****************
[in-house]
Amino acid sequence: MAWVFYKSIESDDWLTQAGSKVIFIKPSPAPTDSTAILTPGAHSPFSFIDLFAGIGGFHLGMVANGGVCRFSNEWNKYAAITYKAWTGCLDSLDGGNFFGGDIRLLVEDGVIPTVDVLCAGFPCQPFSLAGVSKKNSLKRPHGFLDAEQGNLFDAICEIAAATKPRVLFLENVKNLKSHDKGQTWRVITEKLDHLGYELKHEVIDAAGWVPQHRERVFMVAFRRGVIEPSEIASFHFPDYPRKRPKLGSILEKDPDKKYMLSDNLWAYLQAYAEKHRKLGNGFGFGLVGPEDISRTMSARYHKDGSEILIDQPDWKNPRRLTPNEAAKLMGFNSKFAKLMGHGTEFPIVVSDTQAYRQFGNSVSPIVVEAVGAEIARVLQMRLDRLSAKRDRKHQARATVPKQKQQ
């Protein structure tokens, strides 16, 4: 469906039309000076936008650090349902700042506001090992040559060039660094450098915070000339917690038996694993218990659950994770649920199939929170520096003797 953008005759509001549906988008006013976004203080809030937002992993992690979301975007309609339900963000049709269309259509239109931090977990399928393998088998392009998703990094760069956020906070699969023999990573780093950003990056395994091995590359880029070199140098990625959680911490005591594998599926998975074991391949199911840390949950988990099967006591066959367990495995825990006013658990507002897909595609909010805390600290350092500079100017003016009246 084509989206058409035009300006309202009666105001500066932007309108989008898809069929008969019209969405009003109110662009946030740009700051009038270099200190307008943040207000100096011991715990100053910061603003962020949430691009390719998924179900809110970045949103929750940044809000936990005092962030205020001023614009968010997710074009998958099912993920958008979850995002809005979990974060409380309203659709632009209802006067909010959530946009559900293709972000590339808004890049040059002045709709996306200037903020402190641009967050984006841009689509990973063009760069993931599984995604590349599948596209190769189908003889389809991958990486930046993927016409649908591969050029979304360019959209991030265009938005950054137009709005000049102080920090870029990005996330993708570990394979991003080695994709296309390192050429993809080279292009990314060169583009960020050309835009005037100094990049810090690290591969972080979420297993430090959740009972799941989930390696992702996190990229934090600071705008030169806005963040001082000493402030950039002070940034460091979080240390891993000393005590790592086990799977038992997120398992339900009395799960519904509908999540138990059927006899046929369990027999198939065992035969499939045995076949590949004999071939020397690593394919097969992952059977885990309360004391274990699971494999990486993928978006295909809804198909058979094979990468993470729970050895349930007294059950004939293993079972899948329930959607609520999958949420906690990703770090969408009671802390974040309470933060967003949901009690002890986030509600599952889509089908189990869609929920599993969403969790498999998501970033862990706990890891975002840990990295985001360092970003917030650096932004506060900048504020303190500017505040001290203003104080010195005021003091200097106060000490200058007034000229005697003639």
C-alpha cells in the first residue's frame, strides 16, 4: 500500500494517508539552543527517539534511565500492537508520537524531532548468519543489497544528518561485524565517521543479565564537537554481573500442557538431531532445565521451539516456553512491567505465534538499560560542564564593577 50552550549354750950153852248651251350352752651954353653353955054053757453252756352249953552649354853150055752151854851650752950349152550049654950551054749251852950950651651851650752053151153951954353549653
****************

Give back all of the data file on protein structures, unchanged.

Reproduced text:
[in-house]
Amino acid sequence: MAWVFYKSIESDDWLTQAGSKVIFIKPSPAPTDSTAILTPGAHSPFSFIDLFAGIGGFHLGMVANGGVCRFSNEWNKYAAITYKAWTGCLDSLDGGNFFGGDIRLLVEDGVIPTVDVLCAGFPCQPFSLAGVSKKNSLKRPHGFLDAEQGNLFDAICEIAAATKPRVLFLENVKNLKSHDKGQTWRVITEKLDHLGYELKHEVIDAAGWVPQHRERVFMVAFRRGVIEPSEIASFHFPDYPRKRPKLGSILEKDPDKKYMLSDNLWAYLQAYAEKHRKLGNGFGFGLVGPEDISRTMSARYHKDGSEILIDQPDWKNPRRLTPNEAAKLMGFNSKFAKLMGHGTEFPIVVSDTQAYRQFGNSVSPIVVEAVGAEIARVLQMRLDRLSAKRDRKHQARATVPKQKQQ
């Protein structure tokens, strides 16, 4: 469906039309000076936008650090349902700042506001090992040559060039660094450098915070000339917690038996694993218990659950994770649920199939929170520096003797 953008005759509001549906988008006013976004203080809030937002992993992690979301975007309609339900963000049709269309259509239109931090977990399928393998088998392009998703990094760069956020906070699969023999990573780093950003990056395994091995590359880029070199140098990625959680911490005591594998599926998975074991391949199911840390949950988990099967006591066959367990495995825990006013658990507002897909595609909010805390600290350092500079100017003016009246 084509989206058409035009300006309202009666105001500066932007309108989008898809069929008969019209969405009003109110662009946030740009700051009038270099200190307008943040207000100096011991715990100053910061603003962020949430691009390719998924179900809110970045949103929750940044809000936990005092962030205020001023614009968010997710074009998958099912993920958008979850995002809005979990974060409380309203659709632009209802006067909010959530946009559900293709972000590339808004890049040059002045709709996306200037903020402190641009967050984006841009689509990973063009760069993931599984995604590349599948596209190769189908003889389809991958990486930046993927016409649908591969050029979304360019959209991030265009938005950054137009709005000049102080920090870029990005996330993708570990394979991003080695994709296309390192050429993809080279292009990314060169583009960020050309835009005037100094990049810090690290591969972080979420297993430090959740009972799941989930390696992702996190990229934090600071705008030169806005963040001082000493402030950039002070940034460091979080240390891993000393005590790592086990799977038992997120398992339900009395799960519904509908999540138990059927006899046929369990027999198939065992035969499939045995076949590949004999071939020397690593394919097969992952059977885990309360004391274990699971494999990486993928978006295909809804198909058979094979990468993470729970050895349930007294059950004939293993079972899948329930959607609520999958949420906690990703770090969408009671802390974040309470933060967003949901009690002890986030509600599952889509089908189990869609929920599993969403969790498999998501970033862990706990890891975002840990990295985001360092970003917030650096932004506060900048504020303190500017505040001290203003104080010195005021003091200097106060000490200058007034000229005697003639």
C-alpha cells in the first residue's frame, strides 16, 4: 500500500494517508539552543527517539534511565500492537508520537524531532548468519543489497544528518561485524565517521543479565564537537554481573500442557538431531532445565521451539516456553512491567505465534538499560560542564564593577 50552550549354750950153852248651251350352752651954353653353955054053757453252756352249953552649354853150055752151854851650752950349152550049654950551054749251852950950651651851650752053151153951954353549653